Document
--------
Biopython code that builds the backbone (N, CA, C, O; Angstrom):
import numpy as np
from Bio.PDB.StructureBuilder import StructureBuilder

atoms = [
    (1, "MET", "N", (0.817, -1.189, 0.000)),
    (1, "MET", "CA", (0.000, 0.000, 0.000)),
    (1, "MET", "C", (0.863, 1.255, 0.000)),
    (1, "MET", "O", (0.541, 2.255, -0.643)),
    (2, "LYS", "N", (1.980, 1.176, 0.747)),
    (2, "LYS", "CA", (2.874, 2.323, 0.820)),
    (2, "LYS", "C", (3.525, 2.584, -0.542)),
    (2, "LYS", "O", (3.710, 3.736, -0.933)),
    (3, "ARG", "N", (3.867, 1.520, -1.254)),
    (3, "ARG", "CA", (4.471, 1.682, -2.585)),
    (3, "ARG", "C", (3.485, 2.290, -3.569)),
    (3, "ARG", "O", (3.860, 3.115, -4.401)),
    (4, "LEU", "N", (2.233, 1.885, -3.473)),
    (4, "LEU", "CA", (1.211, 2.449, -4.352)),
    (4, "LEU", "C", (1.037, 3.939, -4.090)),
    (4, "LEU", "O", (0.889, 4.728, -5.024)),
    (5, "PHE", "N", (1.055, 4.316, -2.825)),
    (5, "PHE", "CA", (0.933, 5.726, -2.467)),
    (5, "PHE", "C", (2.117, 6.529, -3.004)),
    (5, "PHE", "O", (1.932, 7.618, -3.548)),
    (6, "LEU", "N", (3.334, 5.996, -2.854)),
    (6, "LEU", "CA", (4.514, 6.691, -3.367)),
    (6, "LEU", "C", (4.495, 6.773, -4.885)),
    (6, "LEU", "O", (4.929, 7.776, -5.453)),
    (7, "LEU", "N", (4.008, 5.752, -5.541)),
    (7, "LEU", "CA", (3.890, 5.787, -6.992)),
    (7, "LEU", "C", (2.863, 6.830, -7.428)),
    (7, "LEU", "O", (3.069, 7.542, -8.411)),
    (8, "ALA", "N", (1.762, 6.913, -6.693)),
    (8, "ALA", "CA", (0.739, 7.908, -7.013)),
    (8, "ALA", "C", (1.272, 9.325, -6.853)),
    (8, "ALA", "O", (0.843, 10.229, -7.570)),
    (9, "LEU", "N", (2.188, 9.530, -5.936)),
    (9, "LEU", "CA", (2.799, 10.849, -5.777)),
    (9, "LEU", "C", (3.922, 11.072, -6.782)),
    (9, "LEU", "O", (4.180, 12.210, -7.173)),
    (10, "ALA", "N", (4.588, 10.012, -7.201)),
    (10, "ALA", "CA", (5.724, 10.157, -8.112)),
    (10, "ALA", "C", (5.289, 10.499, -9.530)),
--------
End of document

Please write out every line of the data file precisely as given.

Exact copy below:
Biopython code that builds the backbone (N, CA, C, O; Angstrom):
import numpy as np
from Bio.PDB.StructureBuilder import StructureBuilder

atoms = [
    (1, "MET", "N", (0.817, -1.189, 0.000)),
    (1, "MET", "CA", (0.000, 0.000, 0.000)),
    (1, "MET", "C", (0.863, 1.255, 0.000)),
    (1, "MET", "O", (0.541, 2.255, -0.643)),
    (2, "LYS", "N", (1.980, 1.176, 0.747)),
    (2, "LYS", "CA", (2.874, 2.323, 0.820)),
    (2, "LYS", "C", (3.525, 2.584, -0.542)),
    (2, "LYS", "O", (3.710, 3.736, -0.933)),
    (3, "ARG", "N", (3.867, 1.520, -1.254)),
    (3, "ARG", "CA", (4.471, 1.682, -2.585)),
    (3, "ARG", "C", (3.485, 2.290, -3.569)),
    (3, "ARG", "O", (3.860, 3.115, -4.401)),
    (4, "LEU", "N", (2.233, 1.885, -3.473)),
    (4, "LEU", "CA", (1.211, 2.449, -4.352)),
    (4, "LEU", "C", (1.037, 3.939, -4.090)),
    (4, "LEU", "O", (0.889, 4.728, -5.024)),
    (5, "PHE", "N", (1.055, 4.316, -2.825)),
    (5, "PHE", "CA", (0.933, 5.726, -2.467)),
    (5, "PHE", "C", (2.117, 6.529, -3.004)),
    (5, "PHE", "O", (1.932, 7.618, -3.548)),
    (6, "LEU", "N", (3.334, 5.996, -2.854)),
    (6, "LEU", "CA", (4.514, 6.691, -3.367)),
    (6, "LEU", "C", (4.495, 6.773, -4.885)),
    (6, "LEU", "O", (4.929, 7.776, -5.453)),
    (7, "LEU", "N", (4.008, 5.752, -5.541)),
    (7, "LEU", "CA", (3.890, 5.787, -6.992)),
    (7, "LEU", "C", (2.863, 6.830, -7.428)),
    (7, "LEU", "O", (3.069, 7.542, -8.411)),
    (8, "ALA", "N", (1.762, 6.913, -6.693)),
    (8, "ALA", "CA", (0.739, 7.908, -7.013)),
    (8, "ALA", "C", (1.272, 9.325, -6.853)),
    (8, "ALA", "O", (0.843, 10.229, -7.570)),
    (9, "LEU", "N", (2.188, 9.530, -5.936)),
    (9, "LEU", "CA", (2.799, 10.849, -5.777)),
    (9, "LEU", "C", (3.922, 11.072, -6.782)),
    (9, "LEU", "O", (4.180, 12.210, -7.173)),
    (10, "ALA", "N", (4.588, 10.012, -7.201)),
    (10, "ALA", "CA", (5.724, 10.157, -8.112)),
    (10, "ALA", "C", (5.289, 10.499, -9.530)),